Access to data in crime and place research has traditionally been reserved for those who have the means to collect fresh data themselves, pay for access, or obtain data through formal data sharing agreements. Even when access is granted, the usage of these data often comes with conditions that circumscribe how the data can be used through licensing or policy (Kitchin, 2014). Even the public dissemination of findings which emerge from analysis might be subject (...)
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  12. Digital literacy and subjective happiness of low-income groups: Evidence from rural China.Jie Wang, Chang Liu & Zhijian Cai - 2022 - Frontiers in Psychology 13:1045187.
    Improvements of the happiness of the rural population are an essential sign of the effectiveness of relative poverty governance. In the context of today’s digital economy, assessing the relationship between digital literacy and the subjective happiness of rural low-income groups is of great practicality. Based on data from China Family Panel Studies, the effect of digital literacy on the subjective well-being of rural low-income groups was empirically tested. A significant happiness effect of digital literacy on rural low-income (...)
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  13. A Happy Possibility About Happiness (And Other Subjective) Scales: An Investigation and Tentative Defence of the Cardinality Thesis.Michael Plant - manuscript
    There are long-standing doubts about whether data from subjective scales—for instance, self-reports of happiness—are cardinally comparable. It is unclear how to assess whether these doubts are justified without first addressing two unresolved theoretical questions: how do people interpret subjective scales? Which assumptions are required for cardinal comparability? This paper offers answers to both. It proposes an explanation for scale interpretation derived from philosophy of language and game theory. In short: conversation is a cooperative endeavour governed by various (...)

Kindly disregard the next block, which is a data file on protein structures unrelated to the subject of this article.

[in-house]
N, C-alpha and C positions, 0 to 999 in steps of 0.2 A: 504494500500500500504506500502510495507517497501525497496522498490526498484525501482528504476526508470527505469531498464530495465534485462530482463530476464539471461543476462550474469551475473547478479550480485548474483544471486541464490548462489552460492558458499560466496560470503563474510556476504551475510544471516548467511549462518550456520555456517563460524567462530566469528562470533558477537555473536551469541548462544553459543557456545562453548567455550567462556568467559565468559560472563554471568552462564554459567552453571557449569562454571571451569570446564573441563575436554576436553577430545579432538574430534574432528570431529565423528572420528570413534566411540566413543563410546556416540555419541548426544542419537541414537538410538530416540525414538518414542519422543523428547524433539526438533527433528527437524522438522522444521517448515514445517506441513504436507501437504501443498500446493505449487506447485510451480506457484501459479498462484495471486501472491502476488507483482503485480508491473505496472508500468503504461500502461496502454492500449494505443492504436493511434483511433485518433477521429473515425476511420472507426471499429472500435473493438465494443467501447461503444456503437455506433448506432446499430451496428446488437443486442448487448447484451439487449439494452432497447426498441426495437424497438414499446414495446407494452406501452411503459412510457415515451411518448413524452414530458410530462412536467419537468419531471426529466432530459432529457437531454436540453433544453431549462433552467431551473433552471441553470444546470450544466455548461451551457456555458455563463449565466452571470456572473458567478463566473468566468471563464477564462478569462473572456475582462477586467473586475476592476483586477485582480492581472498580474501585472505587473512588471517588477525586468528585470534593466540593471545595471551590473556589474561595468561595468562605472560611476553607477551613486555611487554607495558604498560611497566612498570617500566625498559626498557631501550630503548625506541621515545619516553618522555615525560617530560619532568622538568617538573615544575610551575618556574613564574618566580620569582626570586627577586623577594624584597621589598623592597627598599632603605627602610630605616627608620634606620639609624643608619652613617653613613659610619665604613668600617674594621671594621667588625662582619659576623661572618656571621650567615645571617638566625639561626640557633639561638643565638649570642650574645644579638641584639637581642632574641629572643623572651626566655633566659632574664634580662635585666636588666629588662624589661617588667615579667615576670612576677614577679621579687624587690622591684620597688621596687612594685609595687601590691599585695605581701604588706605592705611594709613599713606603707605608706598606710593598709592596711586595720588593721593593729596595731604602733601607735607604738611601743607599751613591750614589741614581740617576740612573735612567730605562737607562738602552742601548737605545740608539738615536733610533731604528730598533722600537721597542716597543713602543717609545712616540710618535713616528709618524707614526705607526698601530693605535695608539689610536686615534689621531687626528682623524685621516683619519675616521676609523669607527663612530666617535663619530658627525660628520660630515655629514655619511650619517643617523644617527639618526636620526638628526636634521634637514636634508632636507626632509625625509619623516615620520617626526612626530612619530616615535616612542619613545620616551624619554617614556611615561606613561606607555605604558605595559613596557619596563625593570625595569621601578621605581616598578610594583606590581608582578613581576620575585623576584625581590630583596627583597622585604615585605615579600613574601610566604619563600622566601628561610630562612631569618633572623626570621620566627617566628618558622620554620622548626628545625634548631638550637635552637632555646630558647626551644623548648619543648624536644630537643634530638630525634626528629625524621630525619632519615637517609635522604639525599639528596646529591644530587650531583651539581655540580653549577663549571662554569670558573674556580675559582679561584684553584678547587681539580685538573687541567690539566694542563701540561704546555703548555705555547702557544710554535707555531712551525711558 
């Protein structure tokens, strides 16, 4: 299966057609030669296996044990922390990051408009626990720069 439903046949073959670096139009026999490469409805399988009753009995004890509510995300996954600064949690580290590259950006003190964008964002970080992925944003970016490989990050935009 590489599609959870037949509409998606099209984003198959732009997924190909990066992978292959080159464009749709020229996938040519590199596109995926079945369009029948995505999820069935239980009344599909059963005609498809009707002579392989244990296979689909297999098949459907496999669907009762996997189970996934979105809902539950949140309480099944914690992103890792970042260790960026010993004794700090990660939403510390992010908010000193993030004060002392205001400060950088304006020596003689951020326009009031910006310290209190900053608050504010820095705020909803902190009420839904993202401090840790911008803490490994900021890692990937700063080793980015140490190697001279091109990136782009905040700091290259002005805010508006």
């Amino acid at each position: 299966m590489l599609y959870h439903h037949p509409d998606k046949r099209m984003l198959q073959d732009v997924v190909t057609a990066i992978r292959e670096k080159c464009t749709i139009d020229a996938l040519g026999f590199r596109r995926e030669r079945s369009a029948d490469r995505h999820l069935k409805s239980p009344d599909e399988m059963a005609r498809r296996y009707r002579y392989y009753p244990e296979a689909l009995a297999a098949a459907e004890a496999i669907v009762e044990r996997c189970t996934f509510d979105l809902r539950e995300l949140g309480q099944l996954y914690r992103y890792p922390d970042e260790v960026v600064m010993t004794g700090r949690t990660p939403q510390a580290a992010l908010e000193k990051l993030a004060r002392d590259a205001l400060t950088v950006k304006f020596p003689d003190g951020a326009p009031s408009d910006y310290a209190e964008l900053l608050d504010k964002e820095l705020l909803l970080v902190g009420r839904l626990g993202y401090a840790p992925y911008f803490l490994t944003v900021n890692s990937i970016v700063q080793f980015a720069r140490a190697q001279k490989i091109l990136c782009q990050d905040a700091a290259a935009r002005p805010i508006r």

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  14. Asking about data: exploring different realities of data via the social data flow network methodology.Brian Ballsun-Stanton - unknown
    What is data? That question is the fundamental investigation of this dissertation. I have developed a methodology from social-scientific processes to explore how different people understand the concept of data, rather than to rely on my own philosophical intuitions or thought experiments about the “nature” of data. The evidence I have gathered as to different individuals' constructions of data can be used to inform further inquiry of data and the design of information systems. My research (...)
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  15. The Political Theory of Data: Institutions, Algorithms, & Formats in Racial Redlining.Colin Koopman - 2022 - Political Theory 50 (2):337-361.
    Despite widespread recognition of an emergent politics of data in our midst, we strikingly lack a political theory of data. We readily acknowledge the presence of data across our political lives, but we often do not know how to conceptualize the politics of all those data points—the forms of power they constitute and the kinds of political subjects they implicate. Recent work in numerous academic disciplines is evidence of the first steps toward a political theory of (...)
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  16. Why a right to explanation of automated decision-making does not exist in the General Data Protection Regulation.Sandra Wachter, Brent Mittelstadt & Luciano Floridi - 2017 - International Data Privacy Law 1 (2):76-99.